Sunday, 4 November 2007

Remember, Remember

The Fifth of November,

Gunpowder, treason and plot.
I see no reason why gunpowder, treason
Should ever be forgot...

"On the 5th November 1605 Guy Fawkes was caught in the cellars of the Houses of Parliament with several dozen barrels of gunpowder. Guy Fawkes was subsequently tried as a traitor with his co-conspirators for plotting against the government. He was tried by Judge Popham who came to London specifically for the trial from his country manor Littlecote House in Hungerford, Gloucestershire. Fawkes was sentenced to death and the form of the execution was one of the most horrendous ever practised (hung ,drawn and quartered) which reflected the serious nature of the crime of treason.

The Tradition begins...The following year in 1606 it became an annual custom for the King and Parliament to commission a sermon to commemorate the event. Lancelot Andrewes delivered the first of many Gunpowder Plot Sermons. This practice, together with the nursery rhyme, ensured that this crime would never be forgotten! Hence the words " Remember , remember the 5th of November" The poem is sometimes referred to as 'Please to remember the fifth of November'. It serves as a warning to each new generation that treason will never be forgotten. In England the 5th of November is still commemorated each year with fireworks and bonfires culminating with the burning of effigies of Guy Fawkes (the guy). The 'guys' are made by children by filling old clothes with crumpled newspapers to look like a man. Tradition allows British children to display their 'guys' to passers-by and asking for " A penny for the guy".

The picture is of the 'Gunpowder Plot' conspirators. Starting with Thomas Bates, Robert Wintour, Christopher Wright, John Wright, Thomas Percy, Guy Fawkes, Robert Catesby and Thomas Wintour
In a local town to hear, Lewes, they have a load of Bonfire celebrations. The whole town is closed to cars, and they have lots of processions and burnings of the Guy and of course Fireworks.


Thea said...

See I am not sure that you are right that the 5th of November "serves as a warning to each new generation that treason will never be forgotten."

What struck me while standing in the November chill up on Blackheath Common watching the fireworks, is that the 5th Nov is actually a public celebration. And that although fireworks displays are increasingly run by local councils, for reasons of public safety -- and I suspect, because the recent increases in public liability insurance make organised events by small community groups untenable -- but nevertheless, it is the people themselves who get together to build bonfires and set off fireworks in rememberance of Fawkes and his co-conspirators -- not the government or the monarchy.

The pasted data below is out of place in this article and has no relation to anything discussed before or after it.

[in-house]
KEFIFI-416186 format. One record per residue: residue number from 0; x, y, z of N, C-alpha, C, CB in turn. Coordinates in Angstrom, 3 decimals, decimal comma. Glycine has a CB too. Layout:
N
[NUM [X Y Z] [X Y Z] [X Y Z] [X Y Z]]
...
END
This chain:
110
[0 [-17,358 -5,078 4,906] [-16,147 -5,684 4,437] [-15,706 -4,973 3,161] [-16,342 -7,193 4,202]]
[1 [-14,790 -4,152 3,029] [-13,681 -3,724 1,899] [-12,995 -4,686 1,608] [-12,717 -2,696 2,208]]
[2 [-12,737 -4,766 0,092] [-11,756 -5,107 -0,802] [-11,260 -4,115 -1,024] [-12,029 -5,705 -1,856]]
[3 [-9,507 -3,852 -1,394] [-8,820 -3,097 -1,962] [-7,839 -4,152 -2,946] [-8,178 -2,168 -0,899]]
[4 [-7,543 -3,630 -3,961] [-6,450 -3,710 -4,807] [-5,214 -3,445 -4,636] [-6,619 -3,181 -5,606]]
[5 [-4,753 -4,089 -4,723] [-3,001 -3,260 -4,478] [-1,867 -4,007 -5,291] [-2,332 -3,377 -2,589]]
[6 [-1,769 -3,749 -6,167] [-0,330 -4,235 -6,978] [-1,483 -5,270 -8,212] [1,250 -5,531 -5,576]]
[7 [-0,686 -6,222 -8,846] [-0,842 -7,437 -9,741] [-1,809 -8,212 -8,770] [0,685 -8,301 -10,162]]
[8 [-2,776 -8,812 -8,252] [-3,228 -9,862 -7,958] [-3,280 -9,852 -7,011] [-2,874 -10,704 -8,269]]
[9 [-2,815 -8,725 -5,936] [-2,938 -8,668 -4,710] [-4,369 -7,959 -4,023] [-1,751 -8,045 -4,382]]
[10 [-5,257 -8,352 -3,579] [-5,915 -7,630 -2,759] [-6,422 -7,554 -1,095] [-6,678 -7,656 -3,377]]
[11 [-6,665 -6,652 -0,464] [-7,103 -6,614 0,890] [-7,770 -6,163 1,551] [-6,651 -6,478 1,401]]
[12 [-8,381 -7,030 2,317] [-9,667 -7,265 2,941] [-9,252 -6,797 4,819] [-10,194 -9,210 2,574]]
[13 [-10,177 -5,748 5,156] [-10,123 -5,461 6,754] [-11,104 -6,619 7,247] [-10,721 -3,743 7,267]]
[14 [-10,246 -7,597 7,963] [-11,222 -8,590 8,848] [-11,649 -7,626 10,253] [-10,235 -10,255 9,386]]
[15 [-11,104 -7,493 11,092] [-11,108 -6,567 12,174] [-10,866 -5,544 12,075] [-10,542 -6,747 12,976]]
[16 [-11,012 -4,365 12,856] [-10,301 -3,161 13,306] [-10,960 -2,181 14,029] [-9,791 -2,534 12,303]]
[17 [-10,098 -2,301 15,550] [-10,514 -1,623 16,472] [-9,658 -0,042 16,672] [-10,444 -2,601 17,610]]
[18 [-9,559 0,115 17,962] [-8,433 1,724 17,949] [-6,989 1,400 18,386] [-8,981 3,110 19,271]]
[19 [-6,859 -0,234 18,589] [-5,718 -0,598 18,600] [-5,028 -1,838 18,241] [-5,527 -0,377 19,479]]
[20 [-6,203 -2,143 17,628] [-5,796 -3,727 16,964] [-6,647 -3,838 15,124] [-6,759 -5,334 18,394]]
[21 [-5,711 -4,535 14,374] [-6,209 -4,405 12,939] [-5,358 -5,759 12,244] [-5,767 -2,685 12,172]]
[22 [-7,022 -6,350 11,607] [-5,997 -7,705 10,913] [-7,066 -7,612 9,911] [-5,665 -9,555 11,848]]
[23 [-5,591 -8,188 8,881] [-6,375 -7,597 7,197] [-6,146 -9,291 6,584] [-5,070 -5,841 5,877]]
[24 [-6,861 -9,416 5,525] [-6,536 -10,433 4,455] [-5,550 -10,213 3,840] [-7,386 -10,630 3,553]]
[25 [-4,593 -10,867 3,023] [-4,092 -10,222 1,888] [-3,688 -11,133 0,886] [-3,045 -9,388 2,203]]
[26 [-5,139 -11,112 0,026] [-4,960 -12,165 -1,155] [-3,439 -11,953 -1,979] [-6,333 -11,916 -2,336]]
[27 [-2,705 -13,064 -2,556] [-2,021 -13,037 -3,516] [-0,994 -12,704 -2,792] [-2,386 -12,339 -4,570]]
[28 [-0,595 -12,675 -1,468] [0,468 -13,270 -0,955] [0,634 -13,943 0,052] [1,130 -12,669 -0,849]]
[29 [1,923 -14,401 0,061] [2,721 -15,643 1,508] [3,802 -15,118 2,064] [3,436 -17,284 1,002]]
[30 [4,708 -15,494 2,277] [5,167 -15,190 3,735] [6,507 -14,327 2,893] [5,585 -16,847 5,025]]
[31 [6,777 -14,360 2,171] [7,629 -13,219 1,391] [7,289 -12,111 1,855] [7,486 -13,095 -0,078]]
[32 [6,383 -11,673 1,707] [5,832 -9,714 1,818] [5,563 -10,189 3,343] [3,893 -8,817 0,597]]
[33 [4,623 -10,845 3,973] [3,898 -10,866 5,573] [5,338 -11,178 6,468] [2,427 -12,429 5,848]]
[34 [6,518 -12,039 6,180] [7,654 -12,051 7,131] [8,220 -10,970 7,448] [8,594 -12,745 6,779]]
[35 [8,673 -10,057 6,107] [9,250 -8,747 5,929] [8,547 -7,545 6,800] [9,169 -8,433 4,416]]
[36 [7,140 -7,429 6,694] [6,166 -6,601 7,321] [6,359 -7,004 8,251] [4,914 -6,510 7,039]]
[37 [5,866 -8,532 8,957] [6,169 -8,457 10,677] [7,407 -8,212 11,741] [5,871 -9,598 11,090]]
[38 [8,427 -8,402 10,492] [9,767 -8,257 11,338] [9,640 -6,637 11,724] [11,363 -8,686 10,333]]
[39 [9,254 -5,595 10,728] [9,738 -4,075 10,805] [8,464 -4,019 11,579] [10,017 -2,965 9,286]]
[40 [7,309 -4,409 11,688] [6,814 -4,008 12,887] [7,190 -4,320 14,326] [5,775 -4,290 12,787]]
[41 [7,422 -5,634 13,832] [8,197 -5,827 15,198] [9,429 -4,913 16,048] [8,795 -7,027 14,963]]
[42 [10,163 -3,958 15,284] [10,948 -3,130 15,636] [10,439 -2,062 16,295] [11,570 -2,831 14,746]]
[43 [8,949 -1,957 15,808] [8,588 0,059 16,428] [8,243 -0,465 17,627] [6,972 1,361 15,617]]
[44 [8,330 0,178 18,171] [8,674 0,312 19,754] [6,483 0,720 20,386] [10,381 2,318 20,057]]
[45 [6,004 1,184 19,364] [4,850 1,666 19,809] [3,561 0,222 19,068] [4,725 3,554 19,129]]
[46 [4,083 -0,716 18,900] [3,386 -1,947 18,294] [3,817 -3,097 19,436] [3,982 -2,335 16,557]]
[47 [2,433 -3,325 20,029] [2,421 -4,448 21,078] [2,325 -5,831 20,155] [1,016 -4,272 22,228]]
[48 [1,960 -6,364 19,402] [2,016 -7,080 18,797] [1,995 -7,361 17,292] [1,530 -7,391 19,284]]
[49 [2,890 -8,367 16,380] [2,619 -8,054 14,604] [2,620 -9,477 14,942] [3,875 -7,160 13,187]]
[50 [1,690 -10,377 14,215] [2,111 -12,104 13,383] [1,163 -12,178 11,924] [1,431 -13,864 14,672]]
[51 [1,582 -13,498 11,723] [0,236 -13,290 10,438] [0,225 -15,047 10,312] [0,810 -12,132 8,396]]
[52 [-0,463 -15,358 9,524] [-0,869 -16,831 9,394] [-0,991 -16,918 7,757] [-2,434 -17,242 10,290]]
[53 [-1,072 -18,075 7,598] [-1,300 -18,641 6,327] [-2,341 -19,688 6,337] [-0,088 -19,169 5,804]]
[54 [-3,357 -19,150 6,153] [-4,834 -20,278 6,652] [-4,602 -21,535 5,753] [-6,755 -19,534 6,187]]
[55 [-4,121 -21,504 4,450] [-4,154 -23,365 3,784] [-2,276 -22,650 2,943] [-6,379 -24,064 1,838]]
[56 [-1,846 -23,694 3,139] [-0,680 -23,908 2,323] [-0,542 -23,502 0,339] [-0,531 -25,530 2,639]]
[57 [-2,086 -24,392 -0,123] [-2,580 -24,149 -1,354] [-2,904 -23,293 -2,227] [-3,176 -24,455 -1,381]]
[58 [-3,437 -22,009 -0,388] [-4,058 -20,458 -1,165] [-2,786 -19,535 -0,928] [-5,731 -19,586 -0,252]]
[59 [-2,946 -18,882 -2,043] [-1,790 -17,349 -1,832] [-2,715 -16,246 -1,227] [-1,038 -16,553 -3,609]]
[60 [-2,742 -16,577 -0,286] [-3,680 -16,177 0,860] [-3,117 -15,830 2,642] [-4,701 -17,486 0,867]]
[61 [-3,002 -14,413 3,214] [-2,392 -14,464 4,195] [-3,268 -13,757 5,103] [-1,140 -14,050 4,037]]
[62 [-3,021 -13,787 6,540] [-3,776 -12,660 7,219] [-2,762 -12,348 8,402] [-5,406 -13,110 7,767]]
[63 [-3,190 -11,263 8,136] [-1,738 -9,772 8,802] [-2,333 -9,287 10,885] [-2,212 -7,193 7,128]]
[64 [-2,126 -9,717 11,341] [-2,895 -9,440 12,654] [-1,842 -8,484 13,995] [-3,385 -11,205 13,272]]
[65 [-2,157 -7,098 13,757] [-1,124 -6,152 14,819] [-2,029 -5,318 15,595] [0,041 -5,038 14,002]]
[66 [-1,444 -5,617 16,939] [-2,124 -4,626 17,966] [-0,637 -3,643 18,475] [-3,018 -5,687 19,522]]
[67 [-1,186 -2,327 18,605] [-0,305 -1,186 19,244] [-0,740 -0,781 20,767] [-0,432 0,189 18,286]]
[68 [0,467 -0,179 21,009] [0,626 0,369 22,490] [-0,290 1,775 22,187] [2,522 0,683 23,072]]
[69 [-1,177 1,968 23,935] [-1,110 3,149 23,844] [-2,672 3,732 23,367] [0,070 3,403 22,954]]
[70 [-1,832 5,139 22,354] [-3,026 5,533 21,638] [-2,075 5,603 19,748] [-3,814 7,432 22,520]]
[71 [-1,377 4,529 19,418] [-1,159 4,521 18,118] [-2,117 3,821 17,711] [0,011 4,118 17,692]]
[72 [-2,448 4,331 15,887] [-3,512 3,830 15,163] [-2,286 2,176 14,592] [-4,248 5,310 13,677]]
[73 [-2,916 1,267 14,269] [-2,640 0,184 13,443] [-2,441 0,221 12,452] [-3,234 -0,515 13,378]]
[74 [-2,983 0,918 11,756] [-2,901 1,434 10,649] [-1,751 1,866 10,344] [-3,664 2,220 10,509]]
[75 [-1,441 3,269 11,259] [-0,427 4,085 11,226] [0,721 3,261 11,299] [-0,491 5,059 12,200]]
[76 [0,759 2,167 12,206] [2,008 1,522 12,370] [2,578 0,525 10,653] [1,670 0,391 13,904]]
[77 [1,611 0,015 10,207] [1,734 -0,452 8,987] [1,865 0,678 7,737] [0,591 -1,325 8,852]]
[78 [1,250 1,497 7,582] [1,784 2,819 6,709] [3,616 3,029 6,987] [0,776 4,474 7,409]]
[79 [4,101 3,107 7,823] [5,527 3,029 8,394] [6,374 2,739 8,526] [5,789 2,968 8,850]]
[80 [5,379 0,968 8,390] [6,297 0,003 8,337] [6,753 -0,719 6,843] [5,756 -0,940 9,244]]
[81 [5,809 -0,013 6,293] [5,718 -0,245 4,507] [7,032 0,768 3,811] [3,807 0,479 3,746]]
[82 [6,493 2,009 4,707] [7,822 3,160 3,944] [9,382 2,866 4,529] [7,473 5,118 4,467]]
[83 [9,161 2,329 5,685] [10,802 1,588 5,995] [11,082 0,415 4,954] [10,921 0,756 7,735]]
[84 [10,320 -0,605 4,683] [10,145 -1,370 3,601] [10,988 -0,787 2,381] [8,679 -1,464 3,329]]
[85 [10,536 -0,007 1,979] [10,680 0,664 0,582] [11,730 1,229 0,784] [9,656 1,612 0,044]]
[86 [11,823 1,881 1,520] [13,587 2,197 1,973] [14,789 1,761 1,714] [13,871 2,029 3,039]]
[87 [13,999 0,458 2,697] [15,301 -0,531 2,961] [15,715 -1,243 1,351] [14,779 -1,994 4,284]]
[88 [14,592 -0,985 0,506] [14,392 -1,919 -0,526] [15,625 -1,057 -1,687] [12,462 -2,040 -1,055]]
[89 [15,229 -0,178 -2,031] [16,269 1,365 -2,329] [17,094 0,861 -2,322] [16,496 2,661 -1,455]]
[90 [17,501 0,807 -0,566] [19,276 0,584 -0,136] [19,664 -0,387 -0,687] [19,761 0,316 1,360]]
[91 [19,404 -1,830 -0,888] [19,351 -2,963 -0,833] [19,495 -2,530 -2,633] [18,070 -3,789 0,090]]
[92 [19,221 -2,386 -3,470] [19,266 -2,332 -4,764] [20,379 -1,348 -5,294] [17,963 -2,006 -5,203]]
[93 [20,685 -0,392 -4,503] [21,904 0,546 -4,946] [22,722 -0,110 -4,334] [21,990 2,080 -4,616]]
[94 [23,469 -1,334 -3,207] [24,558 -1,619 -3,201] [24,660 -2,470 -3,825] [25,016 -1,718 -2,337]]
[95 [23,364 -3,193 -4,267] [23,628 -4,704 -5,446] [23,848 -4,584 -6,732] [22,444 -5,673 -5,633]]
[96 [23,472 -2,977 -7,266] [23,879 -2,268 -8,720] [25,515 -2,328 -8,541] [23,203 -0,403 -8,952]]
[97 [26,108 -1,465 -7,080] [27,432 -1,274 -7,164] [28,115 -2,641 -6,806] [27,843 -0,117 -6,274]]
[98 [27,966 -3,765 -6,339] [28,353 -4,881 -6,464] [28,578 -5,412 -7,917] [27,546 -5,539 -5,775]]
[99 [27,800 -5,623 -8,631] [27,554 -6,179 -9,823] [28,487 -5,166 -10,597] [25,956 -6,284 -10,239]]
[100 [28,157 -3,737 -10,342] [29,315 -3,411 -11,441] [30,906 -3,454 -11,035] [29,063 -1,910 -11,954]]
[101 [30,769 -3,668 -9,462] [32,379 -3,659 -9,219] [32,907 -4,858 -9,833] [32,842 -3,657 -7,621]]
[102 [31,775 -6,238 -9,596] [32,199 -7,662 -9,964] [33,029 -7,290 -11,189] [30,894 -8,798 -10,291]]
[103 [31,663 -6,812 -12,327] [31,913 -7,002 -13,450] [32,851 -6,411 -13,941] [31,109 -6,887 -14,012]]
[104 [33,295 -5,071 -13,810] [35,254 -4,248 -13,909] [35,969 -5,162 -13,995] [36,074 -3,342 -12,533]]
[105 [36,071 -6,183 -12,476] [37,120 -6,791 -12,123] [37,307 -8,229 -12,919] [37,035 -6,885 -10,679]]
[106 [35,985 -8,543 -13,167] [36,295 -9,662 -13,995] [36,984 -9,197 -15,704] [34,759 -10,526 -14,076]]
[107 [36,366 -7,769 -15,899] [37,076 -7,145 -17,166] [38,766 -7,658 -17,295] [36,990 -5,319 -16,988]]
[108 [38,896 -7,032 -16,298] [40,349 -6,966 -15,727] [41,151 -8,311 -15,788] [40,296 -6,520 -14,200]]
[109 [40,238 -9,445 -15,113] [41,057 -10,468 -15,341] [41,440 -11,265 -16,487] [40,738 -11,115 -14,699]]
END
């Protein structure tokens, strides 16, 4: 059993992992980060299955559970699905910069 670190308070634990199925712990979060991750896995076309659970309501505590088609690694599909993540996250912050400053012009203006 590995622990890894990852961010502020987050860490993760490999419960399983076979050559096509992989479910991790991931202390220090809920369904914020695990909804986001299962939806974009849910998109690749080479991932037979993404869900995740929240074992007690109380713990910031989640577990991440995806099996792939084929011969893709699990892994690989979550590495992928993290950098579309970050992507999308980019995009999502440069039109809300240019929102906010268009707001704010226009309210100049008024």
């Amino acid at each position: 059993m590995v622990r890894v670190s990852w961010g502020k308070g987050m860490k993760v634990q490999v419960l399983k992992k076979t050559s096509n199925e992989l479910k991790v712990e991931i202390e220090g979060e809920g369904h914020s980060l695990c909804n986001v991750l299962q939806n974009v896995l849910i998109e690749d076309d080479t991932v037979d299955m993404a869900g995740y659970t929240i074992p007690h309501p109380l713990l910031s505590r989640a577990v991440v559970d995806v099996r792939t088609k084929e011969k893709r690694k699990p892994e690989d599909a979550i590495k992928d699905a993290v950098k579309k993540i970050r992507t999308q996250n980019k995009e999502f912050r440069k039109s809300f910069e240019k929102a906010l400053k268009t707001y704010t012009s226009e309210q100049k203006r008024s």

You might well see the burning of the Guy as a stark warning to the British public about how the authorities will deal with treason, but then you might choose instead to see it as a rememberence of a Catholic martyr who died in his attempt to bring about justice for an oppressed minority. And notice that in October/November each year, British adults are given the opportunity - if not actively encouraged by popular tradition - to go into shops and legitimately buy explosive devices that they set off in back gardens and public spaces all over the country. Filling the sky with a message of the potential power of the people to take matters into their own hands and threaten the political stability of the nation, should their voices not be legitimately heard by those in power.

In this present day and age, the yearly rememberance of a terrorist plot that was only narrowly averted, seems less like a warning to the people, and more like reminder of the contested nature of political rule. And a graphic demonstration of the potential power of British Citizens to defy their leaders, and to declare war on their sovereignty.

craftyclaire said...

Thank you for your incedibly well thought out comment, which to a degree I agree with you. It has mutated into a public celebration, with little rememberence for the history. Whether the British public will take arms with the Catherine Wheels and Sparklers against our Monarch is another thing.

Thea said... be fair, they prefer rucksacks full of semtex, car bombs and kamikaze hit and runs.


Thea said...
This comment has been removed by the author.
Thea said...

I suppose my point is though, that it always was a public celebration, it hasnt mutated exactly.

I believe, James I (or James IV depending on who you ask) declared it a day of celebration, but it was ordinary folk who went out into the streets and built bonfires etc. And you have got to ask yourself why Catholics would participate in that celebration, if it was seen as a 'warning'.

I'm only guessing that they might have reinterpreted it as a celebration of martyrdom, since that is such a large part of Catholic religion.

Though, I admit its all a bit tenuous when you realise that they don't celebrate Bonfire night at all in Northern Ireland (I don't think) -- for obvious reasons.